It was a historic day in Washington, D.C., and Springfield.
President Donald Trump was impeached for an inglorious second time, charged with “incitement of rebellion.” And in Illinois, Rep. Michael Madigan handed the speaker’s gavel over to new management.
Our politics staff of Amanda Vinicky, Paris Schutz and Heather Cherone takes a more in-depth take a look at each tales on this week’s version of “Spotlight Politics.”
The second impeachment got here swiftly — and with the assistance of 10 Republicans.
Home Speaker Nancy Pelosi invoked Abraham Lincoln and the Bible, imploring lawmakers to uphold their oath to defend the Structure from all enemies, international “and home.”
She mentioned of Trump: “He should go, he’s a transparent and current hazard to the nation that all of us love.”
The president, who was completely suspended from Twitter within the wake of the lethal rebellion on the Capitol, took to the official White House Twitter account to post a video — however declined to say impeachment.
“I wish to be very clear. I unequivocally condemn the violence that we noticed final week. Violence and vandalism have completely no place in our nation — and no place in our motion,” he mentioned within the video.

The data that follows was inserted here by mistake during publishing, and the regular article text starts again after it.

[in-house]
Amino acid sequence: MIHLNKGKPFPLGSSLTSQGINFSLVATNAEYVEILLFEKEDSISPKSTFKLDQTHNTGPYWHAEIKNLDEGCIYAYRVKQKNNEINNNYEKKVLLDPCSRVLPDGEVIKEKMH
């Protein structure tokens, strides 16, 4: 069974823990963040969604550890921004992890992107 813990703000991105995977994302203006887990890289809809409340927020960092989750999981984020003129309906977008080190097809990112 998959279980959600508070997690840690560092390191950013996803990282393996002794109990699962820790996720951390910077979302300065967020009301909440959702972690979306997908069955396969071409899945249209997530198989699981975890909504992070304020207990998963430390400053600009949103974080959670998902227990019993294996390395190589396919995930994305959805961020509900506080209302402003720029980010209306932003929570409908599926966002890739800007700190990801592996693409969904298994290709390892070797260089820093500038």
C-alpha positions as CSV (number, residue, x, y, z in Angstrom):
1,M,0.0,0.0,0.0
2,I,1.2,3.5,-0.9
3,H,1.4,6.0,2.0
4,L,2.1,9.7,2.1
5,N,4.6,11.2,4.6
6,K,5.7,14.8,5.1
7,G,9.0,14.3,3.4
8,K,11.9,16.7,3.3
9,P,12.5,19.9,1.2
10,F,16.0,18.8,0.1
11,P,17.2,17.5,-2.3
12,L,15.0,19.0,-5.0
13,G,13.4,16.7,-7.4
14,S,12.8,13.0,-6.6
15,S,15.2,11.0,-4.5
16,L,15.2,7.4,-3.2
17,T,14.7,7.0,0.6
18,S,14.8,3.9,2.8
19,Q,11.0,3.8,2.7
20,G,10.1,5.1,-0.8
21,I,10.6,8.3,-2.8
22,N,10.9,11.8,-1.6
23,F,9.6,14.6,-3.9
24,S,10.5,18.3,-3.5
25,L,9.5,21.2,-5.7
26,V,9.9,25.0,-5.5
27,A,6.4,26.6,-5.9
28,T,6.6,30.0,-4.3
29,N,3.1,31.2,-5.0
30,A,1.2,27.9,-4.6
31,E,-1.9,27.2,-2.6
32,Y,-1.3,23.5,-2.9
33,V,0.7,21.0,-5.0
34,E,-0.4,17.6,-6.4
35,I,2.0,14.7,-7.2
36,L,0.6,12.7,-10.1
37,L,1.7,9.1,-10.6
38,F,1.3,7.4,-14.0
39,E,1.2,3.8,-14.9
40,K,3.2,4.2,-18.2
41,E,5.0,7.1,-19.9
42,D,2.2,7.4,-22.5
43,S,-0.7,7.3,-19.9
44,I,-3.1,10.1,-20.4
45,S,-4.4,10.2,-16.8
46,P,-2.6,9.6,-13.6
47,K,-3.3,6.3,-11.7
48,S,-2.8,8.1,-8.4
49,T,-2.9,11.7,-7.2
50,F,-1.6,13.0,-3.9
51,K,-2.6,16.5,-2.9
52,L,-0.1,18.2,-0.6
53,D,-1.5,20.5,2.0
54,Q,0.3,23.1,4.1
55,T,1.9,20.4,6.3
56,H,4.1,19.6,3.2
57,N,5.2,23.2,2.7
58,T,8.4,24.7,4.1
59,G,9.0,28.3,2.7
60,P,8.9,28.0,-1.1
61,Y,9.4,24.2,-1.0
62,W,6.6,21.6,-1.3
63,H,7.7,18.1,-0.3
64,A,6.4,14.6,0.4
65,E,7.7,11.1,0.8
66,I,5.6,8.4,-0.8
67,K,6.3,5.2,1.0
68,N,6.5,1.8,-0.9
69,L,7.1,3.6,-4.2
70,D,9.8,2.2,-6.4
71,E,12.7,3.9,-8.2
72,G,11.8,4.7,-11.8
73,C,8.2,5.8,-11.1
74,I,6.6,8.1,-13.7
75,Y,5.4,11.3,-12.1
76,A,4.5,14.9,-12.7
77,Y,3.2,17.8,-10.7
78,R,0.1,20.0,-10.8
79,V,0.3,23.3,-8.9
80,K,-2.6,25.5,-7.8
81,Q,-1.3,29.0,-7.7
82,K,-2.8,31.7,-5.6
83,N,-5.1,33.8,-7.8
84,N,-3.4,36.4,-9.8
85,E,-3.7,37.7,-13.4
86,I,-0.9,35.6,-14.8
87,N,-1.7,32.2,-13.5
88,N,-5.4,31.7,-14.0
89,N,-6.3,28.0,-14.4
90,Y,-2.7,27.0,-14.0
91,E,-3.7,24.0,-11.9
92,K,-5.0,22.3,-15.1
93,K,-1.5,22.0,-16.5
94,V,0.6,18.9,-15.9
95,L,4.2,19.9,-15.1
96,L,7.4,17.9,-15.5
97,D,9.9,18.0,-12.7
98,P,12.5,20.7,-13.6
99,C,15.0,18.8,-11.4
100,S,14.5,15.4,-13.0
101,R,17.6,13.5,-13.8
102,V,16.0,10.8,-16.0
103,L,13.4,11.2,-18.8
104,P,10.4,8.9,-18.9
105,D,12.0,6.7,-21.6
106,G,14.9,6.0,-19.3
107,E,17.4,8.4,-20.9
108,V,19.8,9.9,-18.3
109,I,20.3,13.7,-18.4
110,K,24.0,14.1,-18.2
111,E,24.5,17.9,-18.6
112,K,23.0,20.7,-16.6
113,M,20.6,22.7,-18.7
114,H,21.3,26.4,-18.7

President-elect Joe Biden says his inauguration subsequent week will likely be held outdoors, as deliberate.
“I’m not afraid of taking the oath outdoors, and we’ve been getting briefed, I feel it’s critically vital that there be an actual, critical deal with holding these of us who engaged in sedition and threatened individuals’s lives, defaced public property, brought about nice harm, that they be held accountable.”
He held the title of Home speaker for all however two years since 1983.
However on the fiftieth anniversary of his turning into a state consultant, Madigan misplaced the gavel to Rep. Emanuel “Chris” Welch – making the consultant from suburban Hillside the primary Black Home speaker in state historical past.